It’s been almost exactly two years since Rodi’a Monterroso-Bragg was thrown to the asphalt on a 93-degree day in downtown Paso Robles. A lot’s happened in that time: The city’s chief of police resigned, Paso Robles has been hit with multiple lawsuits from former police officers, and the cop who arrested her resigned.
Now Rodi Bragg (as she likes to be called) has filed a lawsuit of her own. On July 18, Bragg filed a lawsuit against former officer Jeffry Bromby, the city of Paso Robles, former chief Lisa Solomon, acting Chief Robert Burton, and City Manager Jim App, alleging that she was the victim of excessive force for stealing a $2.99 bottle of juice on July 30, 2010.
Bragg was 21 years old when she claims Bromby “without provocation, cause, or warning, violently threw plaintiff down to the street” while he was responding to a reported theft at a Paso Robles grocery store.
Before Bromby arrived at the scene, Bragg had already been subdued and restrained by store employees. According to a copy of the video taken from Bromby’s patrol car camera, Bragg attempted to walk to the sidewalk to get her shoes before Bromby grabbed her by the wrist and threw her to the ground.
“You know what … you’re gonna go down again,” he can be heard saying in the video, which New Times made available for the Aug. 17, 2011, article, “Paso’s cop headache.”
Bragg suffered abrasions and burns to her arms from the incident, during which she was held on the ground for more than 85 seconds, according to her lawsuit.
“Defendant Bromby began to attack plaintiff, forcing her against the scorching asphalt as she cried out in agony and pleaded with him to stop,” the lawsuit reads.
Bragg wasn’t provided medical attention at the scene and was instead left to sit in the patrol car for about 10 minutes while Bromby and two other officers conducted an investigation.
Here’s how Bromby described the incident in his police report: “I stood BRAGG up, telling her she would be placed in my car, and she immediately pulled away, and began to struggle with me. I made several verbal attempts to get BRAGG to quit fighting. She did not comply, so I placed her on the ground, face down to gain control of her and be able to place her hands behind her back in handcuffs.”
She was arrested and charged with petty theft, battery, and resisting arrest. Though Bragg ultimately pleaded guilty to the petty theft charge, for which she was sentenced to community service, the District Attorney’s Office dismissed the other charges after reviewing video evidence of the arrest.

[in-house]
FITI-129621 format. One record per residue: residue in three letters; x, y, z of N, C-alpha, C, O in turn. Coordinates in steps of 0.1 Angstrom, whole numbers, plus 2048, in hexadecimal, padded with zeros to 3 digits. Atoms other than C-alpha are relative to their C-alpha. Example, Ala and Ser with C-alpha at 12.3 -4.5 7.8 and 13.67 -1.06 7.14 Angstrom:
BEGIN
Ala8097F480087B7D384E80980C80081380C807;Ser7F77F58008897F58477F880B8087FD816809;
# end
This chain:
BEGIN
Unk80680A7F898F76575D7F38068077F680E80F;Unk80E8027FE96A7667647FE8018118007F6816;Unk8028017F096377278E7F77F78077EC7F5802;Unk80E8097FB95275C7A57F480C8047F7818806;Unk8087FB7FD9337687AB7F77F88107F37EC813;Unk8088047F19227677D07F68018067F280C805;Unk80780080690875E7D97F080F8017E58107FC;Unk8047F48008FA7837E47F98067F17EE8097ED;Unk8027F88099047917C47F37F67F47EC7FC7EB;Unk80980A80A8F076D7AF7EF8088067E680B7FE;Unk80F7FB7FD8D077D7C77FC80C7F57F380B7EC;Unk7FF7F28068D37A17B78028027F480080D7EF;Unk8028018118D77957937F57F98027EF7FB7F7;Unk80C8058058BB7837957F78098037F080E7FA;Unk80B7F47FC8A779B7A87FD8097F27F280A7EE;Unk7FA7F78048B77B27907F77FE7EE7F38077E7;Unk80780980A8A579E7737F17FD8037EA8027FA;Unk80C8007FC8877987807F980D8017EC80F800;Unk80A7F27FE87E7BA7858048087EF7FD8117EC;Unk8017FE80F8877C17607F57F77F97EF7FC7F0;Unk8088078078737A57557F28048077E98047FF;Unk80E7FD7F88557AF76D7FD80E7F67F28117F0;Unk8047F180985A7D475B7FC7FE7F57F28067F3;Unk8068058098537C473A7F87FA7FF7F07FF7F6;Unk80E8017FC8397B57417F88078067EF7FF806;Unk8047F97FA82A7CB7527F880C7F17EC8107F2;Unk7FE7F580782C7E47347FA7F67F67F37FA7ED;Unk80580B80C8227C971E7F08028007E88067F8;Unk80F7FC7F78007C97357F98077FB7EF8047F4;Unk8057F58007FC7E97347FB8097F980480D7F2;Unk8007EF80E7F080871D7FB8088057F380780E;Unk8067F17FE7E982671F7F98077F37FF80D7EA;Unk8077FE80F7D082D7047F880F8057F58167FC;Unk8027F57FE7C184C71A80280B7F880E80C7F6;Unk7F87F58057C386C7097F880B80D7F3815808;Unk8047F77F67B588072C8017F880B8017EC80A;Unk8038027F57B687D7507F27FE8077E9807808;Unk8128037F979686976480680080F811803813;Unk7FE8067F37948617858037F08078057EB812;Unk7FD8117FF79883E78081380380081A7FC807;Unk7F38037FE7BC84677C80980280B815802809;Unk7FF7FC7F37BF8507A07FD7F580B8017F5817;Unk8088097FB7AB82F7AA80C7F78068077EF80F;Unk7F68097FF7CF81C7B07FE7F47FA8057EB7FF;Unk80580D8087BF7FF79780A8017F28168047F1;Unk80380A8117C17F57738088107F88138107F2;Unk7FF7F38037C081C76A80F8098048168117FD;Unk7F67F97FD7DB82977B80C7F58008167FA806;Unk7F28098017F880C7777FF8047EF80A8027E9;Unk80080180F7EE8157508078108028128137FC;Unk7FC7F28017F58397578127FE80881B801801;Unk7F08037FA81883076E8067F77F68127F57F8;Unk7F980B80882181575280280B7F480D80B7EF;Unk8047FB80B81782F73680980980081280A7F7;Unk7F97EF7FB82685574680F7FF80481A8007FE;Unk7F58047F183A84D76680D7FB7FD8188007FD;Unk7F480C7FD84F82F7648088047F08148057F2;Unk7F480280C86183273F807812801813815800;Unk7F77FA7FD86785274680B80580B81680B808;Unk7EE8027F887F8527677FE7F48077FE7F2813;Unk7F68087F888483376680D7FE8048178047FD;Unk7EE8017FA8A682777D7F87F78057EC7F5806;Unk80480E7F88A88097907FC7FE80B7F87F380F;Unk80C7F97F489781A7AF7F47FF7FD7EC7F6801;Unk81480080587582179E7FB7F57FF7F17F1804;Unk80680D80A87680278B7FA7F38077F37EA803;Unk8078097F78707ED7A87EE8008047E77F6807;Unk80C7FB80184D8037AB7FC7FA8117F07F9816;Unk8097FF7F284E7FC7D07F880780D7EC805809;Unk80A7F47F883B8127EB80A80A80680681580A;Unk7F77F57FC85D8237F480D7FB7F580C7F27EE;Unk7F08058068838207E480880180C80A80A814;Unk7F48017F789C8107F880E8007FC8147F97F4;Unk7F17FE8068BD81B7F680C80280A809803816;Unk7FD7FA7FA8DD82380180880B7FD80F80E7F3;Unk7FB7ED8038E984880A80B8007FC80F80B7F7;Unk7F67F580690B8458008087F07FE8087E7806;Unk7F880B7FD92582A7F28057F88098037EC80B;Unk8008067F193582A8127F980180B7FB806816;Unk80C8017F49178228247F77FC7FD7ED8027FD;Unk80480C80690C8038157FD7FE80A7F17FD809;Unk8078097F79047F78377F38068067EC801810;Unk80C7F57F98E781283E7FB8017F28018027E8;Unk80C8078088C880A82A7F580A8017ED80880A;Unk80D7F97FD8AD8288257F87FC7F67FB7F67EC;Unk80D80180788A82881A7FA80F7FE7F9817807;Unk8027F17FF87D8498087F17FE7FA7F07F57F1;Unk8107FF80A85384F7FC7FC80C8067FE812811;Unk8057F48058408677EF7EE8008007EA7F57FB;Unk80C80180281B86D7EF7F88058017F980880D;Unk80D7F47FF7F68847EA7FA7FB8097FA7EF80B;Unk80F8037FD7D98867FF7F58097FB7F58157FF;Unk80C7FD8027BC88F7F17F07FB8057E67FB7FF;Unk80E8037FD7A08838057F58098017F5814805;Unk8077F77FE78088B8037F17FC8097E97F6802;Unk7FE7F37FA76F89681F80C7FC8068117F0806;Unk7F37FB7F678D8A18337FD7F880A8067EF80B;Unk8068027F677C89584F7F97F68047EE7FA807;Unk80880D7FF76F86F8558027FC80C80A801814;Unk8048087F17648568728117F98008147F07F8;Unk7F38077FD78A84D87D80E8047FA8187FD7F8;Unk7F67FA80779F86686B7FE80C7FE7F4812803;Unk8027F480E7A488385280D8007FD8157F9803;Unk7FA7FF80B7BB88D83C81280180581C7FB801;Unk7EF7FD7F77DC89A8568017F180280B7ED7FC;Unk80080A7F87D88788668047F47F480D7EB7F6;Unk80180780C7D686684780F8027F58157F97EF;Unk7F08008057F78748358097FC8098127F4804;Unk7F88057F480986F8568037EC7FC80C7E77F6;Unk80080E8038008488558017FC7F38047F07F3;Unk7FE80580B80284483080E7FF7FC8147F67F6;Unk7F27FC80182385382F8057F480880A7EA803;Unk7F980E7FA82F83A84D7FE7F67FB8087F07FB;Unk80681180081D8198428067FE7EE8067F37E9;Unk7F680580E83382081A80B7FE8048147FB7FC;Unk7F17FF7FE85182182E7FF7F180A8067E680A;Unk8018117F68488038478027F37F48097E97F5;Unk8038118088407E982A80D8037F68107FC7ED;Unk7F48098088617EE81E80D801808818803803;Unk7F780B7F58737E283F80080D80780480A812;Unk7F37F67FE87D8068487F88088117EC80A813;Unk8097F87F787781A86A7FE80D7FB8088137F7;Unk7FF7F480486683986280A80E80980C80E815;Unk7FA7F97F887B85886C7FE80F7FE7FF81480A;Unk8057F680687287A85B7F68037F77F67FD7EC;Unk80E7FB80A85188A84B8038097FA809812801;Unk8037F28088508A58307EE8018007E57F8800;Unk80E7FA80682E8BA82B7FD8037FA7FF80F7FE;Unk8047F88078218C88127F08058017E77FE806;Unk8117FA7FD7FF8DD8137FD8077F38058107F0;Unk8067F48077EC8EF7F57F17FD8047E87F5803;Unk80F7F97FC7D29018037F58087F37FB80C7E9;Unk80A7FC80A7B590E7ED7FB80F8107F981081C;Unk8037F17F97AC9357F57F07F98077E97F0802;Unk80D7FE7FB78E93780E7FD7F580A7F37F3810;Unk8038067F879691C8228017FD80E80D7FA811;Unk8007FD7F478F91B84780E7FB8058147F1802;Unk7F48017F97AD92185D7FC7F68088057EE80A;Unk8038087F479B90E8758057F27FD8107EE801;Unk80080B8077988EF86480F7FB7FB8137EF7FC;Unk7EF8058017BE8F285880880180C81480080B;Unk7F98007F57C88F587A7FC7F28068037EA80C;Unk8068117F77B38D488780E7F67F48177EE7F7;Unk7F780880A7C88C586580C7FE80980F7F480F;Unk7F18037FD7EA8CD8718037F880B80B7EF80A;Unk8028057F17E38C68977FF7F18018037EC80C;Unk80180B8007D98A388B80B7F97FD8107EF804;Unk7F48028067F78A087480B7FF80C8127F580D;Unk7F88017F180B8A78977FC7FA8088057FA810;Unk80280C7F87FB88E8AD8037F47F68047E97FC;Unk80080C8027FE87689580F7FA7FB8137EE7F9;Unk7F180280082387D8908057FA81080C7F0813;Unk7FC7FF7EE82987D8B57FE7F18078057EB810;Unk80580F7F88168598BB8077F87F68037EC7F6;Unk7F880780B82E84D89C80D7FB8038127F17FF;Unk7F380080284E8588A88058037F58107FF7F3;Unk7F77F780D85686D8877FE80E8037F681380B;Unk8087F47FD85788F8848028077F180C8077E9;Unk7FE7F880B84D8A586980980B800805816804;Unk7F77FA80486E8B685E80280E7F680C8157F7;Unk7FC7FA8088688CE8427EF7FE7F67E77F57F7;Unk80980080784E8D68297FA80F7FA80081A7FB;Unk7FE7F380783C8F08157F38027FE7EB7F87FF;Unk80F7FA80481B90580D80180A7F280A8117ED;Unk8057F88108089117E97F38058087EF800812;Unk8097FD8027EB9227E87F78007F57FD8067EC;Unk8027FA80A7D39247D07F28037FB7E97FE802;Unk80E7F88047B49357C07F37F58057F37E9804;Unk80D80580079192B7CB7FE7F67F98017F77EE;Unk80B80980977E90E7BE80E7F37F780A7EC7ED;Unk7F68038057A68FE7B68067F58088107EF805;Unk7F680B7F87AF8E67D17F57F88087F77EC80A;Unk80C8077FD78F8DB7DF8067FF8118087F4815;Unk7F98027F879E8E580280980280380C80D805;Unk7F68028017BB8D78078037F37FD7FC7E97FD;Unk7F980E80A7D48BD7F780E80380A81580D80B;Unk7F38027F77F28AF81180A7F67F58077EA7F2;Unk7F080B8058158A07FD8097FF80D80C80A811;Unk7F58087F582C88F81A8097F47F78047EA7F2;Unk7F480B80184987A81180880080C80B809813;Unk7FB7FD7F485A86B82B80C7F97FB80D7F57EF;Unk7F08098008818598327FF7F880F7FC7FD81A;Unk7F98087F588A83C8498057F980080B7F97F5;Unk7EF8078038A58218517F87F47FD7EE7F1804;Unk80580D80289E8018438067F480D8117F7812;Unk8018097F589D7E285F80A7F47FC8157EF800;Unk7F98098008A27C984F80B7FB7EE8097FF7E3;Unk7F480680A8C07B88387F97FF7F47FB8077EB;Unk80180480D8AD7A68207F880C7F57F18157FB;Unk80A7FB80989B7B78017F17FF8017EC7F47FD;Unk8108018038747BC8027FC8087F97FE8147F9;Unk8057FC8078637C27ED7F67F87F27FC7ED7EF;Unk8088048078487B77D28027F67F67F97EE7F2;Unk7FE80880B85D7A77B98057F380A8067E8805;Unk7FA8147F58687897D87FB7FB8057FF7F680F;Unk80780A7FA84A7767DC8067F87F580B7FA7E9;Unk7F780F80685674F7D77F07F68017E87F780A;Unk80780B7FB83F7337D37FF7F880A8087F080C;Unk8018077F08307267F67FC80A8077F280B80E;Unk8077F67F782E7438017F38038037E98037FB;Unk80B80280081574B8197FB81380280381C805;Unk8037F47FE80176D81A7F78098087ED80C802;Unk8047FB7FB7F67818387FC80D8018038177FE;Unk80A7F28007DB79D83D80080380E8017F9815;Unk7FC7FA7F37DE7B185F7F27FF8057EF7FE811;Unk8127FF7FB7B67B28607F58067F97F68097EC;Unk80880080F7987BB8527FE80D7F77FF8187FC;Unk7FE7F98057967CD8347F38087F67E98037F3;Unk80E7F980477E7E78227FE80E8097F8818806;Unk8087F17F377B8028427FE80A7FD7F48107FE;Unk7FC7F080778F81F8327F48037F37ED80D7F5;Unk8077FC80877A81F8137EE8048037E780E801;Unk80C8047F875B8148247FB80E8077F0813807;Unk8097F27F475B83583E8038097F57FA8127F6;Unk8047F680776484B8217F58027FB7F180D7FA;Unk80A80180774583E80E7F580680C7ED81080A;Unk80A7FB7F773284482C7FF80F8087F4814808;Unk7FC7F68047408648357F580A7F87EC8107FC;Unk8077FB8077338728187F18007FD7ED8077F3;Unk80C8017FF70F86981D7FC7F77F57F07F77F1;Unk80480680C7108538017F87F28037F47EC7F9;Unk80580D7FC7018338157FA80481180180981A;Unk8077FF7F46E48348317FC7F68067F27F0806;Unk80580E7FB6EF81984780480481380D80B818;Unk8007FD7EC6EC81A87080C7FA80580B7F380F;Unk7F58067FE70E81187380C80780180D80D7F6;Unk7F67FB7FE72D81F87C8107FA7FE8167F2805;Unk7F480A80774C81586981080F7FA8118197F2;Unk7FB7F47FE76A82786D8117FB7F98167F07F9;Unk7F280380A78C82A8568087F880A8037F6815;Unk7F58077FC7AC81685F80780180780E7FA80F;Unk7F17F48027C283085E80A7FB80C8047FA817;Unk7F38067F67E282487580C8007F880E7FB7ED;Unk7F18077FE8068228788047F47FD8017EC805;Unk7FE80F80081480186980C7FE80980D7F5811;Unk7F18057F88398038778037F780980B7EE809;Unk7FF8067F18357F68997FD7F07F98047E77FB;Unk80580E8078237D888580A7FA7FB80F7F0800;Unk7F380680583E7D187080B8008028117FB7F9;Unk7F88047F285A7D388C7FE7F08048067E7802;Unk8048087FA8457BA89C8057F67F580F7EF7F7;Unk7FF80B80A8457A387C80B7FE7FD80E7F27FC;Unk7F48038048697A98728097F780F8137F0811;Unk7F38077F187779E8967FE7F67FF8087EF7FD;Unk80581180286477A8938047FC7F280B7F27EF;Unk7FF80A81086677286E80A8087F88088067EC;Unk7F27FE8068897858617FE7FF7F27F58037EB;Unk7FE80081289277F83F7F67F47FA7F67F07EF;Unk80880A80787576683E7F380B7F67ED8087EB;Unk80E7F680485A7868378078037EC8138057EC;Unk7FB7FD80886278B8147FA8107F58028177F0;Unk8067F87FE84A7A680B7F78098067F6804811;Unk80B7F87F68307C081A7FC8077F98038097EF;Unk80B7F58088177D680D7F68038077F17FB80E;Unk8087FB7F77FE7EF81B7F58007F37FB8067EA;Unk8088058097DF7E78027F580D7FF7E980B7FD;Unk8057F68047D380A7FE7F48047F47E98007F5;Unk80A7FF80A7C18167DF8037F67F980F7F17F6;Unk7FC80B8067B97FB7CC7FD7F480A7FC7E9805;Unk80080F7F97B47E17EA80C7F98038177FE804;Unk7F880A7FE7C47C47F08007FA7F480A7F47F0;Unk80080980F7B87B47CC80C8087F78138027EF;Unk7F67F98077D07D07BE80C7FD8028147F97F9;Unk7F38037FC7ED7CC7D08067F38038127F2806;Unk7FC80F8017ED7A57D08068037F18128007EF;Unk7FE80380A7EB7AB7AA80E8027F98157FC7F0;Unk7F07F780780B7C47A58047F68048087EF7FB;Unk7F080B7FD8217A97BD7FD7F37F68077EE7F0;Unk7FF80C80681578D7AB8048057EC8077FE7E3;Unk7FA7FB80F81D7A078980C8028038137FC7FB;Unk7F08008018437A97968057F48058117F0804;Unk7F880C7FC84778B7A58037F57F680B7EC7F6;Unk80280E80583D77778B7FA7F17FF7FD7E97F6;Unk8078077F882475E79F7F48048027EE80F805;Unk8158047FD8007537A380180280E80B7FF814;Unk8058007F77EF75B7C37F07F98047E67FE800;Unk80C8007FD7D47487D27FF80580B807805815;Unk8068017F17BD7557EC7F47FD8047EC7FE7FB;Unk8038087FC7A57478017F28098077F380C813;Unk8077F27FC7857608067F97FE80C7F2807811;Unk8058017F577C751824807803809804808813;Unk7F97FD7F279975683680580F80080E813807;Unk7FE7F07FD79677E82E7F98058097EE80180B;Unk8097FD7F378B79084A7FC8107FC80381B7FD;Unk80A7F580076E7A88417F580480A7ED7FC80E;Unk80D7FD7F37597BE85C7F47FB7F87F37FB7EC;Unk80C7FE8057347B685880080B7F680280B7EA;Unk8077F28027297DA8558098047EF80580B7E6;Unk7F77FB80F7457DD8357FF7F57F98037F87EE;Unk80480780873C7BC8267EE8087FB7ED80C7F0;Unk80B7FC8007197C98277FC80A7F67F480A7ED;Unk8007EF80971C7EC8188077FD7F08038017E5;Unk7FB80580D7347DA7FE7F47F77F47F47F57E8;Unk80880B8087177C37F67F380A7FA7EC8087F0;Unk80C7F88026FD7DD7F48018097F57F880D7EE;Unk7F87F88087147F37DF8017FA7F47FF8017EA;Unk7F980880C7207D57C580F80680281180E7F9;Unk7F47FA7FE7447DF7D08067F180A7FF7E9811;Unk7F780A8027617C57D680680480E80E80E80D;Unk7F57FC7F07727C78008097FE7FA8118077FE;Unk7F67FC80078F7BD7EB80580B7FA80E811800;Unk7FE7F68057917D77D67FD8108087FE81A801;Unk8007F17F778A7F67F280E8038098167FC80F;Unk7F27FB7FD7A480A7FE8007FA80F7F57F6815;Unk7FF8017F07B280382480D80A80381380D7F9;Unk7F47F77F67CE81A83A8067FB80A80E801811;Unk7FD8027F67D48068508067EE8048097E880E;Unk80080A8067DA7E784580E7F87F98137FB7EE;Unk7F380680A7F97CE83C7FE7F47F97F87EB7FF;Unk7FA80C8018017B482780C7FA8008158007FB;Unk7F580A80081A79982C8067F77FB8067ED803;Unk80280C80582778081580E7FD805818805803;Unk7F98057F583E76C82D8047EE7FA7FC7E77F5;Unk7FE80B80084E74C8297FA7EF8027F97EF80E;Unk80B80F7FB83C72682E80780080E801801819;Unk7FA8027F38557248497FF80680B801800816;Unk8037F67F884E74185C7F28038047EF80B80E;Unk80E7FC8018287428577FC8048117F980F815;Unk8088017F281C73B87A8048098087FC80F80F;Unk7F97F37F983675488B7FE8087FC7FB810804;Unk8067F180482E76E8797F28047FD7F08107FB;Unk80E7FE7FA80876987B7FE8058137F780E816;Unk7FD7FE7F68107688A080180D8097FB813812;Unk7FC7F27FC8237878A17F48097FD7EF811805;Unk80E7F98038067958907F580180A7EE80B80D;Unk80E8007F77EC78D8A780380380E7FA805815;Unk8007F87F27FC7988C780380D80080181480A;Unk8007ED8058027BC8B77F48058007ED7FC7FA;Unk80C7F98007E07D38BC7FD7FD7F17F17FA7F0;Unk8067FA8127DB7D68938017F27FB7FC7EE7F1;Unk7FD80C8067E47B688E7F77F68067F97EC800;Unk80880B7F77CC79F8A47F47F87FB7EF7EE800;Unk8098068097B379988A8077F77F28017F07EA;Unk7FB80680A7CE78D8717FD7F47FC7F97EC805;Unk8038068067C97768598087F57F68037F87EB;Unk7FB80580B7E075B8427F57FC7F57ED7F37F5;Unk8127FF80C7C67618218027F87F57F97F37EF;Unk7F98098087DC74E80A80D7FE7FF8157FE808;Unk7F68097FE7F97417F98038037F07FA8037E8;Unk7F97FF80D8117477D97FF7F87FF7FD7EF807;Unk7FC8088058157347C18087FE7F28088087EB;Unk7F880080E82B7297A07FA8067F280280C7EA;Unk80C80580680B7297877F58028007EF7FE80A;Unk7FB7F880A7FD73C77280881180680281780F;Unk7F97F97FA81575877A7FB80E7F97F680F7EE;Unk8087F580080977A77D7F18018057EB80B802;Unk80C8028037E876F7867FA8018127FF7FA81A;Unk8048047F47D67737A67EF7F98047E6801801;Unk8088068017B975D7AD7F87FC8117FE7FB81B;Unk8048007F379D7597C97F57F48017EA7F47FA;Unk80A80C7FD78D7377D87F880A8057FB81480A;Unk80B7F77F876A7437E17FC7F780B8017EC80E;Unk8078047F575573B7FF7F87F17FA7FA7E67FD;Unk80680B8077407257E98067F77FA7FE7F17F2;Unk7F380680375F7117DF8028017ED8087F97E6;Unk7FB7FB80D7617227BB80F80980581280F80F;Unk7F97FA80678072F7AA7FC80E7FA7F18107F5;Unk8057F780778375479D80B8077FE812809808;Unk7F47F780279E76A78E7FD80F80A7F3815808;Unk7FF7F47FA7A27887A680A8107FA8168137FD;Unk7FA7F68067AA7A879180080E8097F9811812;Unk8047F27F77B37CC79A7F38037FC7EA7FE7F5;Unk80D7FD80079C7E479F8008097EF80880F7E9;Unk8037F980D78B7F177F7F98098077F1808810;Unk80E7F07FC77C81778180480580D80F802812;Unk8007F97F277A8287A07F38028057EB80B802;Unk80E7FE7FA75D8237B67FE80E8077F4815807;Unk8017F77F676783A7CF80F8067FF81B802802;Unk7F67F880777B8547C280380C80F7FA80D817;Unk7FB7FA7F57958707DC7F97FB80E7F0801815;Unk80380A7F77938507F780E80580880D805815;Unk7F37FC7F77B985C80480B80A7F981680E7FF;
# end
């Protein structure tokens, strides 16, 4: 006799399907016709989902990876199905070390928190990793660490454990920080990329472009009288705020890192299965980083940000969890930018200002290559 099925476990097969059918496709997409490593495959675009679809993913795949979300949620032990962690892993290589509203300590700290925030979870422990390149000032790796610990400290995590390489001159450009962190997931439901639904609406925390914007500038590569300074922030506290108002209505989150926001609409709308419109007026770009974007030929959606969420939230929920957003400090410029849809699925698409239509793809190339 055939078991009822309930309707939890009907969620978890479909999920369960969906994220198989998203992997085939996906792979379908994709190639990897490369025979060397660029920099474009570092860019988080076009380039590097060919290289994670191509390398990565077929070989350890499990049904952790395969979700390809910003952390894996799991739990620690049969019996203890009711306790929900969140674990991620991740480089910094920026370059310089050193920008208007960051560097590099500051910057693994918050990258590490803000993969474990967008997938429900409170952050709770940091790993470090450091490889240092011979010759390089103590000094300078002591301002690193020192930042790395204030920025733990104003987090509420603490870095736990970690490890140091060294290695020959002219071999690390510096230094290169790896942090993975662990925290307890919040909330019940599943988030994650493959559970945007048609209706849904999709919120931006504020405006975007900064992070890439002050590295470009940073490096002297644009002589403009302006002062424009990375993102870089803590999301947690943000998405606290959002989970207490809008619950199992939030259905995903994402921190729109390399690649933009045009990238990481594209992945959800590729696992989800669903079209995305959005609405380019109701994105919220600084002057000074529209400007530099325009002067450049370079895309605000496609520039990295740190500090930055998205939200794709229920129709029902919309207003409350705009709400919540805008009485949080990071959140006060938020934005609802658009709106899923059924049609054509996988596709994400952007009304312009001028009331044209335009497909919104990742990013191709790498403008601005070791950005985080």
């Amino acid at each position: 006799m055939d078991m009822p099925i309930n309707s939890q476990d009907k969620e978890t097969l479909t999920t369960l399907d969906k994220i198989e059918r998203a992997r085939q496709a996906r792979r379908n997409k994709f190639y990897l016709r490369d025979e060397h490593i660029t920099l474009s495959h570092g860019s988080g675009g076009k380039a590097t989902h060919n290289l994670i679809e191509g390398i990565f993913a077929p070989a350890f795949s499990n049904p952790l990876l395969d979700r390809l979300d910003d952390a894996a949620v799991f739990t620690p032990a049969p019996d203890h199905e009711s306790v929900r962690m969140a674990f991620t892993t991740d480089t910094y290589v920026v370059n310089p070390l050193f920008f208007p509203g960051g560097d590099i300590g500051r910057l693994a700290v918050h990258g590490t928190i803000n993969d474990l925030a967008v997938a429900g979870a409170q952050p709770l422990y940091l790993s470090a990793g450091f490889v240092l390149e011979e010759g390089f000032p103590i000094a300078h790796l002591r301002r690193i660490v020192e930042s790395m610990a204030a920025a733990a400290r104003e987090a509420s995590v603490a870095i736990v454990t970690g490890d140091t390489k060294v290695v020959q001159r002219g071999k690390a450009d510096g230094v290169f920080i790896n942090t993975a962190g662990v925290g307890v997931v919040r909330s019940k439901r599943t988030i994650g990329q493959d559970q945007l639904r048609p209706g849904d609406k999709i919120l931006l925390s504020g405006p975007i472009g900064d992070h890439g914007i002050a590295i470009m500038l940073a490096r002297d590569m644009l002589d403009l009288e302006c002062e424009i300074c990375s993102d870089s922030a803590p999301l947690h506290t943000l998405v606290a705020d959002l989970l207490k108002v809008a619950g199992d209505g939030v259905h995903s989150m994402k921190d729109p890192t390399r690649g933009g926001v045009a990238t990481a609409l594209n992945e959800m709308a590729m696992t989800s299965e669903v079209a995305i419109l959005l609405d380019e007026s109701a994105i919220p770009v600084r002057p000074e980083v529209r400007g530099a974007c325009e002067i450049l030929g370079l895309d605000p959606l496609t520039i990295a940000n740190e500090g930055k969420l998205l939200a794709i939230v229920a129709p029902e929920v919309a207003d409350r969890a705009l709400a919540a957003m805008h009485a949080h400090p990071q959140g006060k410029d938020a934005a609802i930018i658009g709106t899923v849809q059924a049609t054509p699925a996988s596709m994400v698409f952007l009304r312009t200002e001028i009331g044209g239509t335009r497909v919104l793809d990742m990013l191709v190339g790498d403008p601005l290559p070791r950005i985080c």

SLO-based attorney David Vogel is representing Bragg in the lawsuit. Bragg previously asked the city for compensation, but Vogel said her request was rejected because she failed to file a complaint within six months, as is required under state law.
In his police report, Bromby wrote that Bragg had been extremely combative with store employees and that he was injured while attempting to arrest her.
“Let’s just say that the facts of the case still need to be uncovered,” Vogel said. “It could be Bromby’s position that she was extremely combative, but we believe that the facts are otherwise. … Generally you’re only supposed to use whatever force is reasonably necessary to effect an arrest and in this case it was not necessary to press her against hot pavement in order to effect this arrest.”
Though the lawsuit has been filed, Vogel said he hadn’t received confirmation that city officials were served with court papers.
A number listed under Bromby’s name came up as disconnected, and he couldn’t be reached for comment.
City attorney Iris Yang told New Times she hadn’t received a copy of the lawsuit for review, as of press time. App, the city manager, didn’t return a request for comment.
In the lawsuit, Bragg draws from a New Times interview with Solomon when she was still chief: “While the use of force in this case is deemed within policy to gain control of the prisoner, it is unfortunate that it took place on a hot surface. There were other options the officer could have considered in handling the prisoner after the take-down that might have resulted in a better outcome.”
Bragg’s lawsuit alleges that inadequate training and screening policies could be partly responsible for her injuries.
“It seems to have been a [police] department that lacks instructional control,” Vogel told New Times.
Bromby resigned from the department for undisclosed reasons on June 30, 2011, after eight months on administrative leave. He had received at least three citizen complaints while he was an officer in Paso Robles.
He previously worked with the Arroyo Grande Police Department where he attained the rank of sergeant. He also worked as an officer for the SLO County Narcotics Task Force for a short time. Bromby later moved to Atascadero, where he was an officer from March 2005 to January 2006. There was a one-year gap before Bromby was hired in Paso Robles.
After he left Paso Robles, Bromby was charged with four misdemeanor counts of “unauthorized access of DMV information” and “unauthorized access of computer data” by the District Attorney’s Office, but prosecutors dismissed the charges on June 19 before the case could
go to trial.
Solomon resigned March 20 of this year amid accusations by Paso Robles police officers of retaliation and sexual harassment.
Bragg is asking for compensatory and punitive compensation as well as legal fees. ∆
News Editor Colin Rigley can be reached at firstname.lastname@example.org.